There is an old joke about Jake, the socialist freethinker who rails against religion and the rabbinic establishment, but who is caught by his nephew attending Shabbat services. "Why," his nephew asks, "would you possibly be caught dead in that place after all the bad things you have told me about religion?" Jake explains to his nephew that his good friend Moshe the butcher, works hard all week long so they seldom have a chance to visit. Moshe is a very religious man and never misses a chance to go to shul to talk with God. "I go to shul," Jake explains, "to talk with Moshe."
There are lots of reasons why people attend shul; some more compelling than others. Not surprisingly the Talmud discusses communal prayer, going to the synagogue, early on; after all, there is no shul in the TaNAKH. Nowhere in Torah does one find a direct command to pray three times a day, or in a collective manner; the focus is entirely on the korbanot, the offerings brought to the Temple. The sages found allusions to the daily prayers in the actions of the patriarchs, but, honestly, they are forced readings -- clever, but not convincing.
While it might seem too stereotypic for a pulpit rabbi to discuss why one should go to shul, the comments offered in the Talmud lead to some surprising insights that make the discussion worth considering, even given the source.
In tractate Berachot, Blessings, one finds a rich collection of teachings about the value and the rationale for communal prayer. The most surprising to me is found at Berachot 8a:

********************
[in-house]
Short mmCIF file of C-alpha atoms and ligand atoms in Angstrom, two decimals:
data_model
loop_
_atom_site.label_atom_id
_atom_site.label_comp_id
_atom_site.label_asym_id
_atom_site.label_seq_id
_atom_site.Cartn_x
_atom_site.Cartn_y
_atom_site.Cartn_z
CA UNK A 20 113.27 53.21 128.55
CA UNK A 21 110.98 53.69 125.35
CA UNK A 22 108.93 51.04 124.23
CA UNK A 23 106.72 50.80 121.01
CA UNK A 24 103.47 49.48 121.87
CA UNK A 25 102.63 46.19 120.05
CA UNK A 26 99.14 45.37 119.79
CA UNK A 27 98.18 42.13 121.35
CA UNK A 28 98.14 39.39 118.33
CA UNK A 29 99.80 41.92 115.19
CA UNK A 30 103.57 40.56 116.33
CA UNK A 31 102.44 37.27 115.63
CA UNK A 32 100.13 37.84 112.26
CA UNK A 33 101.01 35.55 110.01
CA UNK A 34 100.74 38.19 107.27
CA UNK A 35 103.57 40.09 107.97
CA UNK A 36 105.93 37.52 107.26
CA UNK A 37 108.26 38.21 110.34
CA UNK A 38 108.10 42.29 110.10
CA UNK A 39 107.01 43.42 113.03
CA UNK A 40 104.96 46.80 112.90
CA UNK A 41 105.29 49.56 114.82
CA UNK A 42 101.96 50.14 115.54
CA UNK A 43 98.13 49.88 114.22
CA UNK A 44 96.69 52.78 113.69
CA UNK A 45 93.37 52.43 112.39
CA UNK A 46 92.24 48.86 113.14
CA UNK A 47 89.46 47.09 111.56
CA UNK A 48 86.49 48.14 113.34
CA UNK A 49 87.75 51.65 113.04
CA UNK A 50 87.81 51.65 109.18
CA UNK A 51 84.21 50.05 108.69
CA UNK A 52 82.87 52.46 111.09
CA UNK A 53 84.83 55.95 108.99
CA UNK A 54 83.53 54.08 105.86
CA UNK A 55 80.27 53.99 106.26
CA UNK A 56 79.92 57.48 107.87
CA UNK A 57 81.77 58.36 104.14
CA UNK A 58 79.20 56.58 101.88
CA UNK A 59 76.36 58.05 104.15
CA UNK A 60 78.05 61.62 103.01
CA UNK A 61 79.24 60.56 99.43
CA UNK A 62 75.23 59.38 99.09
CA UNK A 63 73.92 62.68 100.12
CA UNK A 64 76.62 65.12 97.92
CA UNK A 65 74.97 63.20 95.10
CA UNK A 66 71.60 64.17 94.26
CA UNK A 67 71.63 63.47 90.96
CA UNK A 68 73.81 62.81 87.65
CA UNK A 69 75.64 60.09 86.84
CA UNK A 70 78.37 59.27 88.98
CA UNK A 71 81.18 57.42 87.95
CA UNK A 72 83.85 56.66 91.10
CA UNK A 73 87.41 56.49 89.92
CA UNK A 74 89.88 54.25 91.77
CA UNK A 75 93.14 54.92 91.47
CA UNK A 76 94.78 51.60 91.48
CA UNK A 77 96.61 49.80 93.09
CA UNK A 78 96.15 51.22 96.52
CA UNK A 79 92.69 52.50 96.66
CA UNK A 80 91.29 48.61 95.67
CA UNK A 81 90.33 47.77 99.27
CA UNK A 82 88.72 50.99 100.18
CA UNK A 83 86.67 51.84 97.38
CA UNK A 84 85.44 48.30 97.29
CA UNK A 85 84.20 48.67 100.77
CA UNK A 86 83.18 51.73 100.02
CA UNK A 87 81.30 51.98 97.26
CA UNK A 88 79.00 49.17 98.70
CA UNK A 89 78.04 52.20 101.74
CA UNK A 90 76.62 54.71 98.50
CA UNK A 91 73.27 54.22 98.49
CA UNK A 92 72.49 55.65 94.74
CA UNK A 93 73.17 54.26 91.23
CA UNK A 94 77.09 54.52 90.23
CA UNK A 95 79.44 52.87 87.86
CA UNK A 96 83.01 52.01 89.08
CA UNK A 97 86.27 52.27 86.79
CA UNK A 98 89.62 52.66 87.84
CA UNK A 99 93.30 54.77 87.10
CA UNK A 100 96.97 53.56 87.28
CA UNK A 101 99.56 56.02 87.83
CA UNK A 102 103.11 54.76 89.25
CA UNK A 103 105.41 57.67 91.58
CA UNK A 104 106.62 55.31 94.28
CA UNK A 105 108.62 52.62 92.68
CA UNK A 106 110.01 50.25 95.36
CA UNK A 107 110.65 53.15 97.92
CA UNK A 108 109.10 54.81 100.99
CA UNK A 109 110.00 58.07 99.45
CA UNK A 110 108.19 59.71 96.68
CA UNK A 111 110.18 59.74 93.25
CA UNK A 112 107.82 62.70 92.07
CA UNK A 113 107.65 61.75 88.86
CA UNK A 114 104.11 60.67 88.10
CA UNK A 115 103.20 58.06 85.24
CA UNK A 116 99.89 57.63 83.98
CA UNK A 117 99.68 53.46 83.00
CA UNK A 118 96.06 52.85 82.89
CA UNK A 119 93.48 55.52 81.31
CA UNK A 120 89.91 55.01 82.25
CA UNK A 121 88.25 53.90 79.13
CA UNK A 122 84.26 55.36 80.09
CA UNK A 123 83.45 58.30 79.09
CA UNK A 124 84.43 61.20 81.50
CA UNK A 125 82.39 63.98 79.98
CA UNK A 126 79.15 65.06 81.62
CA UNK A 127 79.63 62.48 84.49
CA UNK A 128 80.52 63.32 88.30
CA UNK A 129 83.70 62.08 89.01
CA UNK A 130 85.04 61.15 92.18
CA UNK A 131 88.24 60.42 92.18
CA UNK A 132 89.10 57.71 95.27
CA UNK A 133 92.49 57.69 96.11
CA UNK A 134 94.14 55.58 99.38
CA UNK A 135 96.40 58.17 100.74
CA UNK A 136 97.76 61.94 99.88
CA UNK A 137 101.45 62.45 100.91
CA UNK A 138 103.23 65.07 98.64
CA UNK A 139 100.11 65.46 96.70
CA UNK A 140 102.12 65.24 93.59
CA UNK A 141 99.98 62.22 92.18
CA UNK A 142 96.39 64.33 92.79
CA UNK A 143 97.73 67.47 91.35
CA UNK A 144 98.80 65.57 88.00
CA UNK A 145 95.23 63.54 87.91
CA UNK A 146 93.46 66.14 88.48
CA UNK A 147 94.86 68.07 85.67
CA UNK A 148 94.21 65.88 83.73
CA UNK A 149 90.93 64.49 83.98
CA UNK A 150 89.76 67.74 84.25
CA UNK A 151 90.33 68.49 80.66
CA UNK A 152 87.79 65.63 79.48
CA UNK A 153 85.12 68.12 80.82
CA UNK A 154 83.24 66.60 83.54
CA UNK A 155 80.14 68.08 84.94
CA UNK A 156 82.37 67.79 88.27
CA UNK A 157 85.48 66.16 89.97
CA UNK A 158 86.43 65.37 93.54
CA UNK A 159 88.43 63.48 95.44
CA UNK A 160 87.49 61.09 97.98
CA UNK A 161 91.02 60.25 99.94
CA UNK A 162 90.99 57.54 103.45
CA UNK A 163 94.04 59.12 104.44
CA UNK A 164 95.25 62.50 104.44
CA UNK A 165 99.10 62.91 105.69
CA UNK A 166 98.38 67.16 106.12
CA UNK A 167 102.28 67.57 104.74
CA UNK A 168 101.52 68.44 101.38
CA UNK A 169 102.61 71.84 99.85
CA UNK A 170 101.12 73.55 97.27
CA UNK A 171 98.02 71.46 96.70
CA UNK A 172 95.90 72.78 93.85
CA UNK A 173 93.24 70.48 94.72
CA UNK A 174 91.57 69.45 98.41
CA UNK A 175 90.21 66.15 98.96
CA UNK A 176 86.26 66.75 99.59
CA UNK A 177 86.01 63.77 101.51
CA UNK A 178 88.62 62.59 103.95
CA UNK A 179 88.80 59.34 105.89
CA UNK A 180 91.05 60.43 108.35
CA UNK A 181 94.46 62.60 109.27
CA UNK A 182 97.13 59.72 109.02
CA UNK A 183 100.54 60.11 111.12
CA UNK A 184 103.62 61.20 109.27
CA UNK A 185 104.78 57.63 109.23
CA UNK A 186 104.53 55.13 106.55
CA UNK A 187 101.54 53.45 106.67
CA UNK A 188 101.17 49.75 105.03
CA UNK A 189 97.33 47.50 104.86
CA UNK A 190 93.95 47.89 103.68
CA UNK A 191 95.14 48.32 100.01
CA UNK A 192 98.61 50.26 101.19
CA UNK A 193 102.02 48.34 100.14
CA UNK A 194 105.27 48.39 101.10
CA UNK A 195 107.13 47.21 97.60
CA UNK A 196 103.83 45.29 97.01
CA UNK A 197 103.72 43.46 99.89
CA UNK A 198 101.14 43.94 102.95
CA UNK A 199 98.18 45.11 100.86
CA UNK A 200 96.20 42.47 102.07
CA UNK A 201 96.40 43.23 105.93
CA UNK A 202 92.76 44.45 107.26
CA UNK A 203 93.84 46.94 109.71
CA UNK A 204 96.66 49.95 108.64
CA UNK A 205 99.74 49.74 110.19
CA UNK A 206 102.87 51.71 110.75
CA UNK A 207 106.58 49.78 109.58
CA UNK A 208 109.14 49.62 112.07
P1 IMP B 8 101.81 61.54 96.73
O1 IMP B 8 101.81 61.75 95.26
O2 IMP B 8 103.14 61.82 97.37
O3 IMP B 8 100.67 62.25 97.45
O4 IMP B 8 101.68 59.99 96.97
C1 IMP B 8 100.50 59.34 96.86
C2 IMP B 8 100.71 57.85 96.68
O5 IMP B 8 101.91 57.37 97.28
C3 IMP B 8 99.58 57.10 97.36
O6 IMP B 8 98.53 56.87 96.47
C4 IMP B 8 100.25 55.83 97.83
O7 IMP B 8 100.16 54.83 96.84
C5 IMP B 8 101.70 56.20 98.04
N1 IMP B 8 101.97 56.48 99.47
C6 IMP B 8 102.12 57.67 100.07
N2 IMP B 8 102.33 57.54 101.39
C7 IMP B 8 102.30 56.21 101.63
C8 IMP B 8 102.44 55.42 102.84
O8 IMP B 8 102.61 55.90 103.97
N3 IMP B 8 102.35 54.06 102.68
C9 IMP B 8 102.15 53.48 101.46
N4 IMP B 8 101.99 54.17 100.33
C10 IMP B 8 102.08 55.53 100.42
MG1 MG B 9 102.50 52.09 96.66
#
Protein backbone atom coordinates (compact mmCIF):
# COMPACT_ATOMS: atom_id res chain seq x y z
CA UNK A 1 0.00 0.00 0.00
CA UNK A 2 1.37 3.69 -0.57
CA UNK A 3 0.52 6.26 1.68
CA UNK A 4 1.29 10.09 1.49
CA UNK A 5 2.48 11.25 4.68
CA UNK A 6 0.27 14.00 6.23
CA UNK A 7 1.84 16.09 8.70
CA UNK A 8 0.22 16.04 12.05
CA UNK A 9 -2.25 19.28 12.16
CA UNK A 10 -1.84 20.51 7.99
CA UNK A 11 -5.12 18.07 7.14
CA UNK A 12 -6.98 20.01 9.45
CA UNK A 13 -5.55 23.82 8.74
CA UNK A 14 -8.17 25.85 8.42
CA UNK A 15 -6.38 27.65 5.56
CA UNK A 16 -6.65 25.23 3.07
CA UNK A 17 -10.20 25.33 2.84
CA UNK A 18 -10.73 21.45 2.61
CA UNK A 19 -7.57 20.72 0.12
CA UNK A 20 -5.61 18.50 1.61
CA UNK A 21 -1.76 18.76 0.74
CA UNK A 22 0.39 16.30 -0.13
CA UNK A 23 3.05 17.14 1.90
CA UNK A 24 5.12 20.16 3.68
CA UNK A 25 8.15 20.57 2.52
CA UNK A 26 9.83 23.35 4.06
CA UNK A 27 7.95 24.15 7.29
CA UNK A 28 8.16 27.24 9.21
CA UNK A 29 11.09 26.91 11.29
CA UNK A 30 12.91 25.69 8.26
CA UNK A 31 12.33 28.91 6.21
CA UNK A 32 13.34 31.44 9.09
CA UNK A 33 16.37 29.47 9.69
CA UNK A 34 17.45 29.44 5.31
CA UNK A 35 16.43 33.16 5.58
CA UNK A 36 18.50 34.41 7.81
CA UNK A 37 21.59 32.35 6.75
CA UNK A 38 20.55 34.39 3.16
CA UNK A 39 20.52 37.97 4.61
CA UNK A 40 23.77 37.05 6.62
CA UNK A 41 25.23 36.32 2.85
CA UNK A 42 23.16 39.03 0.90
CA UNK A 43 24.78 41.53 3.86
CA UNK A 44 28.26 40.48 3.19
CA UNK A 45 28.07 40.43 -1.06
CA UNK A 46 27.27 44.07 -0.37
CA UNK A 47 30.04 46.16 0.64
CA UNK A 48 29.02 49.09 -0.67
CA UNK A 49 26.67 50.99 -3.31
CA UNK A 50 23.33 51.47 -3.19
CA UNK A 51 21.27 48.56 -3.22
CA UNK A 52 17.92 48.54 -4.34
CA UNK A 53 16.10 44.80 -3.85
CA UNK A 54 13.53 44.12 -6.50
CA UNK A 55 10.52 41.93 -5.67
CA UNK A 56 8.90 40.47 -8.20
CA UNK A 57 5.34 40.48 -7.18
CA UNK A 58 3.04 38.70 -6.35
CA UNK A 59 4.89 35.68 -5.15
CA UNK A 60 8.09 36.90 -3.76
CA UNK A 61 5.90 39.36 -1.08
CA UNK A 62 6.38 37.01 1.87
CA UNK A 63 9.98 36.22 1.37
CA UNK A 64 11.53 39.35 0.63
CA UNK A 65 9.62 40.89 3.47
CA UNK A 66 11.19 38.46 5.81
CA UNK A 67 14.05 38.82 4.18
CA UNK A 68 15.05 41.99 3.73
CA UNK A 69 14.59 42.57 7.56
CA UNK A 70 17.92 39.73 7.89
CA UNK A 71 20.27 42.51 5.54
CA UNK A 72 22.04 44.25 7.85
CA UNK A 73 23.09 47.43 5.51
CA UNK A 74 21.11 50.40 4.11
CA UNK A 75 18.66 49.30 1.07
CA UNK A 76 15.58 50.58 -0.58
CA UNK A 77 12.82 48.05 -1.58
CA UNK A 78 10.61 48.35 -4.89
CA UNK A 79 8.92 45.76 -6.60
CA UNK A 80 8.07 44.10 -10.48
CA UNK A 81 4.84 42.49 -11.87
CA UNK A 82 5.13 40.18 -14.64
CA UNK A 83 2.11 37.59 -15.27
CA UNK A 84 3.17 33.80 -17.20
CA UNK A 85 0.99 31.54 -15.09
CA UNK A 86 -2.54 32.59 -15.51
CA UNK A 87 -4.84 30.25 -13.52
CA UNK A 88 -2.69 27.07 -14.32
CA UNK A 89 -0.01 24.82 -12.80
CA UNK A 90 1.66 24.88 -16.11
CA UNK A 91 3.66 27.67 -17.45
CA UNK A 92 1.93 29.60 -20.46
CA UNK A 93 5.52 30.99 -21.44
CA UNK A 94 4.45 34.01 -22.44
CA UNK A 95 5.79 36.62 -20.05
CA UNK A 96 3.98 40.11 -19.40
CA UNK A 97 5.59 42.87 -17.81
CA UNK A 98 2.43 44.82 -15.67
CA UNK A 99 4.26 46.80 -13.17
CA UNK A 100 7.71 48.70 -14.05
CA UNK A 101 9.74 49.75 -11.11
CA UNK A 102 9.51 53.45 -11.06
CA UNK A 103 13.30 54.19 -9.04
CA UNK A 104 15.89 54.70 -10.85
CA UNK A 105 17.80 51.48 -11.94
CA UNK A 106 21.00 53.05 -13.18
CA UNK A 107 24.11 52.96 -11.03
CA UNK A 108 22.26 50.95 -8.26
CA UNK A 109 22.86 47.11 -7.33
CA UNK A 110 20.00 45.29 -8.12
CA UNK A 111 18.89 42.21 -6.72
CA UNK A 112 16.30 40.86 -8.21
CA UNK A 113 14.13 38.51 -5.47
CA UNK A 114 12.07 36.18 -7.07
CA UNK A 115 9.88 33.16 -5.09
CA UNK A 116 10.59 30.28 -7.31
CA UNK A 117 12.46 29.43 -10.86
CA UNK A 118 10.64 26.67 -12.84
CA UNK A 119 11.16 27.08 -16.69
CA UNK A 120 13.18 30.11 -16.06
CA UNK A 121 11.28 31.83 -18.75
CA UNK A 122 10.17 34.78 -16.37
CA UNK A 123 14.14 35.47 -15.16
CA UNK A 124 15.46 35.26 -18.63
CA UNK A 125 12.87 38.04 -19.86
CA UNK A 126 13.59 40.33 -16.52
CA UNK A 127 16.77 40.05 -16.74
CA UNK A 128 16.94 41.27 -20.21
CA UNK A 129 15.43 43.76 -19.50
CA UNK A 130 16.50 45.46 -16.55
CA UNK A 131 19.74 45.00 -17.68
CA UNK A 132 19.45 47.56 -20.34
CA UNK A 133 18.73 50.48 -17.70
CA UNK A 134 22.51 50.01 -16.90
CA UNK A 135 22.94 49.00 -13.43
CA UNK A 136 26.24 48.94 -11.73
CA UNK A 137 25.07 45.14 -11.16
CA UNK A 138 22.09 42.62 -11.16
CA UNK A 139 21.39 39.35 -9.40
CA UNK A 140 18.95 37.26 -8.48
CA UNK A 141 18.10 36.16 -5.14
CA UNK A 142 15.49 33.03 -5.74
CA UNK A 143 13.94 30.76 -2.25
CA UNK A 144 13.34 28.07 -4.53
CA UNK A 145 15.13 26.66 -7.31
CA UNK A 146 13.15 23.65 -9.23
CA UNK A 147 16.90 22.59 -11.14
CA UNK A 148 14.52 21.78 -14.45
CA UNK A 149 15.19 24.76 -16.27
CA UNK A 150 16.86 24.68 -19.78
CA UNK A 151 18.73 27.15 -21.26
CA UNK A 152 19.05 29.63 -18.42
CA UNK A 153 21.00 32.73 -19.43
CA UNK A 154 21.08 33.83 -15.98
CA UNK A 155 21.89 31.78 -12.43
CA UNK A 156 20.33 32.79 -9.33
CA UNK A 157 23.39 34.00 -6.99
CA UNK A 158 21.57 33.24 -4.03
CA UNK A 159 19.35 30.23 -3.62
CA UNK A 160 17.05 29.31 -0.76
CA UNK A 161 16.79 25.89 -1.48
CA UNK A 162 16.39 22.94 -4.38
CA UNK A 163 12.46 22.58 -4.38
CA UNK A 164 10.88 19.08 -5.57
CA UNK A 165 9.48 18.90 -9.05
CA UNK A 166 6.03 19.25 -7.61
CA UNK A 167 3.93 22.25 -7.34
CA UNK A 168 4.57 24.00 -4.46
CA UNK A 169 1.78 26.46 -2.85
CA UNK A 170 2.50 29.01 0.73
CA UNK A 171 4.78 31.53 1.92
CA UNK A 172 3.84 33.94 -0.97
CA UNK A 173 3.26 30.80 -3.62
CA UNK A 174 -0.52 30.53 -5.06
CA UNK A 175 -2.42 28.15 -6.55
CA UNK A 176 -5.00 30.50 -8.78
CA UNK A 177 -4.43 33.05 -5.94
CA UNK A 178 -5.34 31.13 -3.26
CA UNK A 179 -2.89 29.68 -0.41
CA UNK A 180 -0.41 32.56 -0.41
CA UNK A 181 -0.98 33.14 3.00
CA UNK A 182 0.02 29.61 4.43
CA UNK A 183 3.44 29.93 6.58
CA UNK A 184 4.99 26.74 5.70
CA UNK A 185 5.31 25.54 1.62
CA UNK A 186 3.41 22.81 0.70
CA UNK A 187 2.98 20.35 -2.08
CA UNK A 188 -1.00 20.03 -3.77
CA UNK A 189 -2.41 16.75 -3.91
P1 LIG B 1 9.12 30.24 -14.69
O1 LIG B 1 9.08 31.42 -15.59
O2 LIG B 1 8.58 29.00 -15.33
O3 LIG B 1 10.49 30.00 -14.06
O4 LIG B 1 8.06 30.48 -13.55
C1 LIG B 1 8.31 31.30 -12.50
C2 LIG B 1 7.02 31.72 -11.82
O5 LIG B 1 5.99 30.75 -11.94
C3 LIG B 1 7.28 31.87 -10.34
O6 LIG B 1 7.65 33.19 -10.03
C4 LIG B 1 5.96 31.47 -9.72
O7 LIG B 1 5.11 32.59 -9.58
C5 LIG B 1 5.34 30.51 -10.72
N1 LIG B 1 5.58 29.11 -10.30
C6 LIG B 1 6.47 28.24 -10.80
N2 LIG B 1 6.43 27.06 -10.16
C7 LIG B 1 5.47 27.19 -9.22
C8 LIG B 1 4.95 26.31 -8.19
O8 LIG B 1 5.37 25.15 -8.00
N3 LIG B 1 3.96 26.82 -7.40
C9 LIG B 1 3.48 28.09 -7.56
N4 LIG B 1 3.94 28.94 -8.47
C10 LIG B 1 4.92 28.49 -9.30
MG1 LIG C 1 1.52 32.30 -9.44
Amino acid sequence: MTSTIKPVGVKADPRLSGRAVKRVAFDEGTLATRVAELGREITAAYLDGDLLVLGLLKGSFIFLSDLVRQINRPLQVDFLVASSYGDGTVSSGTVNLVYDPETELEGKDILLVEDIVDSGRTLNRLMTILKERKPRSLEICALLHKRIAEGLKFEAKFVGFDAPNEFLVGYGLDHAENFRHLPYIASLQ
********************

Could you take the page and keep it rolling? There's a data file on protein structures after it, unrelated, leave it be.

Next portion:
Says the Holy Blessing One, Whoever busies themselves with Torah, acts of kindness, and prays with the community, I will consider it as if he redeemed Me and My children from among the nations of the world.
Over many years I have heard lots of reasons for attending services, and many more explanations of why people stay away. Jews, it seems, are very eager to tell rabbis of their complaints about synagogues and the multiple ways they may not meet their current needs. I do not ever recall, however, being told that I needed to go to shul to help redeem God. No one ever came up to me after services to ask, “Rabbi, do you think we really helped God get by today?” Yet this teaching suggests that we need to attend communal prayer for God’s sake more than for our own.
It seems so incongruous. We are frail and in need of support. God, we are taught, is all-powerful. We can be easily confused, not knowing which way to turn; while God is all-knowing. We need help to know how to get by, God wrote the owner’s manual. Unless, of course, we don’t fully understand who God is. Perhaps our partnership with God is more involved than we think.
Rabbi Bradley Shavitt Artson is teaching about Process Theology these days; you can find his series of podcasts on the topic at (http://web.me.com/aaaron12/Aaron_Alexander/Process_Theology_/Process_Theology_.html) In one of his talks Artson suggests that God, who is invisible and without a body, is actually embodied in us -- we are God’s hands and feet, so to speak. Our actions can carry forward God’s actions in the world, even to the point of redemption. There it is; our actions redeem God and the world.
Look back at the short list included in our teaching and consider those particular actions through this lens. If we are God’s hands and feet in this world, then we need to learn something of God’s intentions by occupying ourselves with Torah. We certainly enact God’s kindness when we extend that kindness to others through acts of Gimelut Hasadim, acts which move us toward brotherhood and peace according to Rashi’s definition on this same page. And finally prayer. Perhaps it is that daily or weekly moment wherein we present ourselves for a regular check-in, reporting to ourselves and to the Holy Blessing One on our progress toward our common redemption.
I don’t yet know if this new understanding will change the way I enter the synagogue or stand for prayer. But perhaps Moshe and Jake were both right. We need to be in shul for ourselves and for God.
(c) 2009 by Rabbi Louis Rieser